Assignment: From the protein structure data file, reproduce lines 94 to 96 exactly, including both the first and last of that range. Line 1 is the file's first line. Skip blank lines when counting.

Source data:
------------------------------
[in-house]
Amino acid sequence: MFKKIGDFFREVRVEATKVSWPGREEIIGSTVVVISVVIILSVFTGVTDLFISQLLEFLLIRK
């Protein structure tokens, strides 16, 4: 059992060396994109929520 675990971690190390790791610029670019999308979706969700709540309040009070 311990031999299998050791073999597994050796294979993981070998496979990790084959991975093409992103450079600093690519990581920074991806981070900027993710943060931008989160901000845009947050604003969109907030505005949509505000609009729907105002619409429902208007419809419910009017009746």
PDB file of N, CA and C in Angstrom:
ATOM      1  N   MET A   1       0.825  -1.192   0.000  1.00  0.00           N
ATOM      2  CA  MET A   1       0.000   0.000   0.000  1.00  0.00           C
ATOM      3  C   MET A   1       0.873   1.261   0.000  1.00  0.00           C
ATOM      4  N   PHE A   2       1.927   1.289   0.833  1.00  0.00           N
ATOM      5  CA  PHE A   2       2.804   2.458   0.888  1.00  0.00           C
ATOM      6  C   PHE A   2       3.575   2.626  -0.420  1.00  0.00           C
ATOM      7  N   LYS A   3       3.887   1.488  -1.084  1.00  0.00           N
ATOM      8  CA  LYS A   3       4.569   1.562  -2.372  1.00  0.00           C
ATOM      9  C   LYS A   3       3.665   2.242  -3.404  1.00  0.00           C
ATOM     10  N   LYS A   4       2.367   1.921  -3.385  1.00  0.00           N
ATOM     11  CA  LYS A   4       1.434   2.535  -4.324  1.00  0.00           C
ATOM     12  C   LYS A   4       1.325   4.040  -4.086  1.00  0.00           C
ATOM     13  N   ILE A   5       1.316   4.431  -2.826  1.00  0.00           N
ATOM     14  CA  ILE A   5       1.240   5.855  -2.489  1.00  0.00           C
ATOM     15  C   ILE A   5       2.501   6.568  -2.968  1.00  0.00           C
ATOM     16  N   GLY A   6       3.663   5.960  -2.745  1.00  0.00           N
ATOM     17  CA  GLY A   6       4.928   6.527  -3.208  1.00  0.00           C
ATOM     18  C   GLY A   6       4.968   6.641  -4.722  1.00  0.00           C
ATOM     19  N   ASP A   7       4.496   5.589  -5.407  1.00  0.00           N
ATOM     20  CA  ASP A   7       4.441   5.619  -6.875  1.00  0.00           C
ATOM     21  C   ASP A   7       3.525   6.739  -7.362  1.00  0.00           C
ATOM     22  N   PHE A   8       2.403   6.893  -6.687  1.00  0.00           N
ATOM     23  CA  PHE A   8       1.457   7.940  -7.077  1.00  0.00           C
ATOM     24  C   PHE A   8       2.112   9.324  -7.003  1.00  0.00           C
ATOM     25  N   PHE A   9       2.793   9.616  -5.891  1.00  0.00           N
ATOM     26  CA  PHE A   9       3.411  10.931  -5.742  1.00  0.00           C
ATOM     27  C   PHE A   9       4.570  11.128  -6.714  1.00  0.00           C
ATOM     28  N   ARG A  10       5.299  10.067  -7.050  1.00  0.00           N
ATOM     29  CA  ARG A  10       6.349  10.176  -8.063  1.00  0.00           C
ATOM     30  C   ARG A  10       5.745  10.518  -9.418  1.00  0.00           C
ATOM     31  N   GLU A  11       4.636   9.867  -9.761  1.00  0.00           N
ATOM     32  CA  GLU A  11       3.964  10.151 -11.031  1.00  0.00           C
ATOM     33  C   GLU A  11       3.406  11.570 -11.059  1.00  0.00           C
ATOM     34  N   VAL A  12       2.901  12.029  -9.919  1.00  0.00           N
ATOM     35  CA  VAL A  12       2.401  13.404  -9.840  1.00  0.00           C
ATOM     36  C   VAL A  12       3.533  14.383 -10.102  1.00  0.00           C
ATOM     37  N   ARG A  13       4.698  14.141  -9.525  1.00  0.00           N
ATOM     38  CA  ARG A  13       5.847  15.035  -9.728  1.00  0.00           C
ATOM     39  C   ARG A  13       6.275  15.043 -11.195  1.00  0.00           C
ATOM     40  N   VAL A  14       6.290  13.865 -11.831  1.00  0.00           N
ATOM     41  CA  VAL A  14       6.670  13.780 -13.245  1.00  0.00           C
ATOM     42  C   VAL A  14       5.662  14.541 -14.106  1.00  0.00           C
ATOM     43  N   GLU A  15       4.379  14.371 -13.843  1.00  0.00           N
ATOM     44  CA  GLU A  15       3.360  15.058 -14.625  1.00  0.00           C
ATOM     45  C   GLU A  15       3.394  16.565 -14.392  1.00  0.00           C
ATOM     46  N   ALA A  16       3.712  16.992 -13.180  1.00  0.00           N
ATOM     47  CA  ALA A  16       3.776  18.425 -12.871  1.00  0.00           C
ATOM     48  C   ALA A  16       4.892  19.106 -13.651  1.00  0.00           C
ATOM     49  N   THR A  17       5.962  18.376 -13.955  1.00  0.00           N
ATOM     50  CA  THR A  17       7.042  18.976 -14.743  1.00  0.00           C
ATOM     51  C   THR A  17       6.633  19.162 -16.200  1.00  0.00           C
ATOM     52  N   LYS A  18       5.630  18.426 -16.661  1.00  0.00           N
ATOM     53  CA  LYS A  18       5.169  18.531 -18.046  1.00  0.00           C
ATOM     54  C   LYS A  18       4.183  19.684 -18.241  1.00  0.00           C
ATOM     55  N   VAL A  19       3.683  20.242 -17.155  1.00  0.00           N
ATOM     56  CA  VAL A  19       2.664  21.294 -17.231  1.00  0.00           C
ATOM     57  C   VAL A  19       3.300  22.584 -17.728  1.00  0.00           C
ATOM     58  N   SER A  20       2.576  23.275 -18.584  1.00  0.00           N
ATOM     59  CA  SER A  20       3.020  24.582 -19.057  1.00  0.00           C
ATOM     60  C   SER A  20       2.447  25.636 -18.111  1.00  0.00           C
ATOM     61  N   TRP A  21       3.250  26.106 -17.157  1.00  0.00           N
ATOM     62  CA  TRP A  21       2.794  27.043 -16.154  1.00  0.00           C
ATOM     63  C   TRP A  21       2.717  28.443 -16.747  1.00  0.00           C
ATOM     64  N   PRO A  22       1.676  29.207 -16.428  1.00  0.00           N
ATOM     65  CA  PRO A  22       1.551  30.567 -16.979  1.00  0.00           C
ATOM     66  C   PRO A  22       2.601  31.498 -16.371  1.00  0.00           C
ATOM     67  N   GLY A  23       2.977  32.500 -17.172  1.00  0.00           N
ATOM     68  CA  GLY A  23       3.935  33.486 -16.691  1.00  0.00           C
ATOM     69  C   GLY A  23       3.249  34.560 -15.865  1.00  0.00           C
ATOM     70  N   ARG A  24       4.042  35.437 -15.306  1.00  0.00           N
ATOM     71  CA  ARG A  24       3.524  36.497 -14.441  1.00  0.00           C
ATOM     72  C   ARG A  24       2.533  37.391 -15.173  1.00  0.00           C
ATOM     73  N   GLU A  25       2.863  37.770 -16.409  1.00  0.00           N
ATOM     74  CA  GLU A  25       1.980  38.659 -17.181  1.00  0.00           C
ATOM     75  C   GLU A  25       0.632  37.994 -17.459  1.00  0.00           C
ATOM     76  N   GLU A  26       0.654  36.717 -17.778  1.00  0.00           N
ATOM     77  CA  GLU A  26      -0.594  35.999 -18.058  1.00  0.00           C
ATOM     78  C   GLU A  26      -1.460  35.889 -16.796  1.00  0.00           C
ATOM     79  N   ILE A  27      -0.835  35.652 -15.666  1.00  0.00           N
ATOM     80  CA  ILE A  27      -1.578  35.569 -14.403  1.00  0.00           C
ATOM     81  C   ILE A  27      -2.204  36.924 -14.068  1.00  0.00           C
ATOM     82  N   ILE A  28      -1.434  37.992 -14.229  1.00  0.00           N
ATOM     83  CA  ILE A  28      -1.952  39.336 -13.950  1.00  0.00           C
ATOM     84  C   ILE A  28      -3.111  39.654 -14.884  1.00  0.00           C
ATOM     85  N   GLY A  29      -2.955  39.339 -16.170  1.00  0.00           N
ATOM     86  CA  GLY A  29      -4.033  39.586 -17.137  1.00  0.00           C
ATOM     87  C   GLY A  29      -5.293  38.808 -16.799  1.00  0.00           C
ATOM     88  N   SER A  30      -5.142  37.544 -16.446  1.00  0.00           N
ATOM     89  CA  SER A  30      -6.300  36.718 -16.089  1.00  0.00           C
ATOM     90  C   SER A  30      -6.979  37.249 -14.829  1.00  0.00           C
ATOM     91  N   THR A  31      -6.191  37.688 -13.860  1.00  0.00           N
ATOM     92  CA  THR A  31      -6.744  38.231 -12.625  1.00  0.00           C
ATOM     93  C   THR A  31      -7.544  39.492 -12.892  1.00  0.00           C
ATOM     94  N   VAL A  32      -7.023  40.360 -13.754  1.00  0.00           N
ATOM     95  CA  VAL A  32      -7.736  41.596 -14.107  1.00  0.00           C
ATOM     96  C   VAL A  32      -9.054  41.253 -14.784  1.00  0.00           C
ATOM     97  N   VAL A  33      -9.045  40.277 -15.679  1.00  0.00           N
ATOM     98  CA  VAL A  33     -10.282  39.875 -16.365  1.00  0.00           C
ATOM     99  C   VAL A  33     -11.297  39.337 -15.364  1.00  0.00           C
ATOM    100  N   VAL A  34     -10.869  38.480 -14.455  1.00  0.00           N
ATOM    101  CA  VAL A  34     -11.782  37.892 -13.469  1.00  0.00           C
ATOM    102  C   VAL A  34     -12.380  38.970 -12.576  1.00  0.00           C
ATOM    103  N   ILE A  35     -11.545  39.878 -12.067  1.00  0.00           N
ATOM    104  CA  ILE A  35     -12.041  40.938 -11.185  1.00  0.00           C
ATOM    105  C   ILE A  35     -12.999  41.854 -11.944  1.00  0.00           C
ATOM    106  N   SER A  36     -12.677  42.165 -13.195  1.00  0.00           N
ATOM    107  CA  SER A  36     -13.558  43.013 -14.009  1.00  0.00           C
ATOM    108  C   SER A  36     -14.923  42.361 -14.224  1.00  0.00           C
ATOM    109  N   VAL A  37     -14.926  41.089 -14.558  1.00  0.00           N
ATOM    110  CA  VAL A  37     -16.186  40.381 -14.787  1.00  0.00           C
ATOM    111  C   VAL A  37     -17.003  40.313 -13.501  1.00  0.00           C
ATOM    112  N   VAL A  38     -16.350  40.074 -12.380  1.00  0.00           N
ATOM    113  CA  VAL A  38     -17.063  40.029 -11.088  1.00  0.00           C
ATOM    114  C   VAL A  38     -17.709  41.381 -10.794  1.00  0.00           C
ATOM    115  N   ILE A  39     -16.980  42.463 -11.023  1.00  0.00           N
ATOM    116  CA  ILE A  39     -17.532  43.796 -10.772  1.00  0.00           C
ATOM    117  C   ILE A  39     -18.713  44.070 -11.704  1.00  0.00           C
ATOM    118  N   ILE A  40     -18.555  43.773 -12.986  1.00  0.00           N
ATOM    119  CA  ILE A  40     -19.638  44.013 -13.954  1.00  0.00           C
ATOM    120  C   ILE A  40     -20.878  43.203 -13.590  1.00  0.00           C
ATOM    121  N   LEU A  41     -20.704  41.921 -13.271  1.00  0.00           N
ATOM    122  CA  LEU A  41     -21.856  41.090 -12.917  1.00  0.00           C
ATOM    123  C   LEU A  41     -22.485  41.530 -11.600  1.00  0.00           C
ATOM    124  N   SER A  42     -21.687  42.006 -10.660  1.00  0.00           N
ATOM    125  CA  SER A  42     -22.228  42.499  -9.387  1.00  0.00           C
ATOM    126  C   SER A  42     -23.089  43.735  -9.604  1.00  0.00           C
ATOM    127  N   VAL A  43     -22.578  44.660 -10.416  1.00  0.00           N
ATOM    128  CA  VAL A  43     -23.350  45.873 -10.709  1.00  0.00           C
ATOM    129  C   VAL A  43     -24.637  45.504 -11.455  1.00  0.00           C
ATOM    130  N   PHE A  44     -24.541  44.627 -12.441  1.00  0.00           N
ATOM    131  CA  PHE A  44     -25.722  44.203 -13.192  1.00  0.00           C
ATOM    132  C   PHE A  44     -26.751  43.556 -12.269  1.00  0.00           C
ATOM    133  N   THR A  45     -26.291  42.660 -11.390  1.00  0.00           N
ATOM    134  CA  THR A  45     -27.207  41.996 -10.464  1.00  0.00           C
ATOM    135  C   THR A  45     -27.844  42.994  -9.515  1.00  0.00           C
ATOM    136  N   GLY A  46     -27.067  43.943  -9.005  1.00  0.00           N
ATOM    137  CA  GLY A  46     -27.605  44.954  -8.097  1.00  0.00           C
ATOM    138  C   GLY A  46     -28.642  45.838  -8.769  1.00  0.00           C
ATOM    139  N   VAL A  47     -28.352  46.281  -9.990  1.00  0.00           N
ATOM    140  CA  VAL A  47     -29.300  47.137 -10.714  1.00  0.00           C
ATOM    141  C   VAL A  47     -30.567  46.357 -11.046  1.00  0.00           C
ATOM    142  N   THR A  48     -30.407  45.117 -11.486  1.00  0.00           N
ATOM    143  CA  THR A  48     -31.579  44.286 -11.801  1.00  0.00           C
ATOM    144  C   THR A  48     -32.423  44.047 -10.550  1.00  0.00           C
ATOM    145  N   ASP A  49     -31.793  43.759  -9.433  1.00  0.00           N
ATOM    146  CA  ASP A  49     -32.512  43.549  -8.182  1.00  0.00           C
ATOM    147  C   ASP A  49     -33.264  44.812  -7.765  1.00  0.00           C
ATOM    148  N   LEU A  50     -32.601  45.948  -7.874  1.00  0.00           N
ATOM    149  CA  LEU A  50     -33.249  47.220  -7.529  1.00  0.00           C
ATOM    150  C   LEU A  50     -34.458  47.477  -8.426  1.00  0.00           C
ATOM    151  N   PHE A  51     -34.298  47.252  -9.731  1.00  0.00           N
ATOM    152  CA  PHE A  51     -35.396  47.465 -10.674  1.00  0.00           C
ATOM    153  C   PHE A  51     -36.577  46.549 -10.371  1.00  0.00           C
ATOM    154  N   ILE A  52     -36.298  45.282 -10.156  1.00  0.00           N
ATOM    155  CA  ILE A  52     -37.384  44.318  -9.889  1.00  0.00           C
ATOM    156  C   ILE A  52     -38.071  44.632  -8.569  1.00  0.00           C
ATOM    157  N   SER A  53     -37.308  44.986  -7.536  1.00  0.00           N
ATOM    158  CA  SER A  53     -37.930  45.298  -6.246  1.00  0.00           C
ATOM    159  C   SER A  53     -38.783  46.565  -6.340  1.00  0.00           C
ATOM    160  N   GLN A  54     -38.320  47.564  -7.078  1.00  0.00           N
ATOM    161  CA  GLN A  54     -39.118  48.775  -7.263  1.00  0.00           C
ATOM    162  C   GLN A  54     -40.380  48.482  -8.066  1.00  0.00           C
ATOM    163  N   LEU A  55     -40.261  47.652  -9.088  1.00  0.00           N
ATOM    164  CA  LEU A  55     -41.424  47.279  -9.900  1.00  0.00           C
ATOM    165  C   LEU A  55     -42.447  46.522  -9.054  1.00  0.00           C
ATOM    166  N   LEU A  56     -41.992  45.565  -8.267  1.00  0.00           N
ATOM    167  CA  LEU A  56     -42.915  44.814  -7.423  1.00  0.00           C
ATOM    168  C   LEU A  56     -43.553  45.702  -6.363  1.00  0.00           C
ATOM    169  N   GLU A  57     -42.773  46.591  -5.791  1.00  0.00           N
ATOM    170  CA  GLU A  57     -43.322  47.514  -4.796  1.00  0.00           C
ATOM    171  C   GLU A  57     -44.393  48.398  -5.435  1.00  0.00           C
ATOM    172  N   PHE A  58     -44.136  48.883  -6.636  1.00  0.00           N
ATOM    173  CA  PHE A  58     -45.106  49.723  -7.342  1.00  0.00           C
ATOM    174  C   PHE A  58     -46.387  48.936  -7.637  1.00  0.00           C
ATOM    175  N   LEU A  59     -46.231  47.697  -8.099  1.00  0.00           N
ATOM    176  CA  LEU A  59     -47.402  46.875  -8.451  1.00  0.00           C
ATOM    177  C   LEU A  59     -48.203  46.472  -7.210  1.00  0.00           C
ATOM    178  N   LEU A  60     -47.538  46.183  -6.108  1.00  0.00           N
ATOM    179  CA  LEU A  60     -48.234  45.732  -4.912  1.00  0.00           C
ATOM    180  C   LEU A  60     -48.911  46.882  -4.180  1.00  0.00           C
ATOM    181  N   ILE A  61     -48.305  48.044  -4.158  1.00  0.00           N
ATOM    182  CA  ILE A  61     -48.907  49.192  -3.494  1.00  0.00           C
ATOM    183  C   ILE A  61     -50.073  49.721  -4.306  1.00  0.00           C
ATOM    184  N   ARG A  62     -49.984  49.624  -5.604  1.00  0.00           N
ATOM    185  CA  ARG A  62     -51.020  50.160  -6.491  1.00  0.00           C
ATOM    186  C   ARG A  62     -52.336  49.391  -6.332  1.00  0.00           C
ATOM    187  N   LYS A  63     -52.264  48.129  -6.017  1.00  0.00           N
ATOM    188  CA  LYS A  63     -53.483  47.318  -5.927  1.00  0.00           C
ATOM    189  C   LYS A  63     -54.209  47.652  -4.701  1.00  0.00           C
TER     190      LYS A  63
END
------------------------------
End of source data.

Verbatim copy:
ATOM     90  C   SER A  30      -6.979  37.249 -14.829  1.00  0.00           C
ATOM     91  N   THR A  31      -6.191  37.688 -13.860  1.00  0.00           N
ATOM     92  CA  THR A  31      -6.744  38.231 -12.625  1.00  0.00           C